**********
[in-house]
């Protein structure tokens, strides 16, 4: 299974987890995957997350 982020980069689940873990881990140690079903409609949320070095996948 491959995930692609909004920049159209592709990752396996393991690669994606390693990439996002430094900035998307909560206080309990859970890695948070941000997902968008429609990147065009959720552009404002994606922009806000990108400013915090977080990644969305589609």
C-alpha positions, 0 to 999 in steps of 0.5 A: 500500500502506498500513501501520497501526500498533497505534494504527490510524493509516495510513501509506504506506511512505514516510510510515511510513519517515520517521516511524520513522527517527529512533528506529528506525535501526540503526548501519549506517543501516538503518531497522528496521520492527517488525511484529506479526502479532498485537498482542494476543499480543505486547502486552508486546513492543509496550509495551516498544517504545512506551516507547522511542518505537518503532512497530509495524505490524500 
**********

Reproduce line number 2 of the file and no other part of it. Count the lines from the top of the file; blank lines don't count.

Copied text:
């Protein structure tokens, strides 16, 4: 299974987890995957997350 982020980069689940873990881990140690079903409609949320070095996948 491959995930692609909004920049159209592709990752396996393991690669994606390693990439996002430094900035998307909560206080309990859970890695948070941000997902968008429609990147065009959720552009404002994606922009806000990108400013915090977080990644969305589609």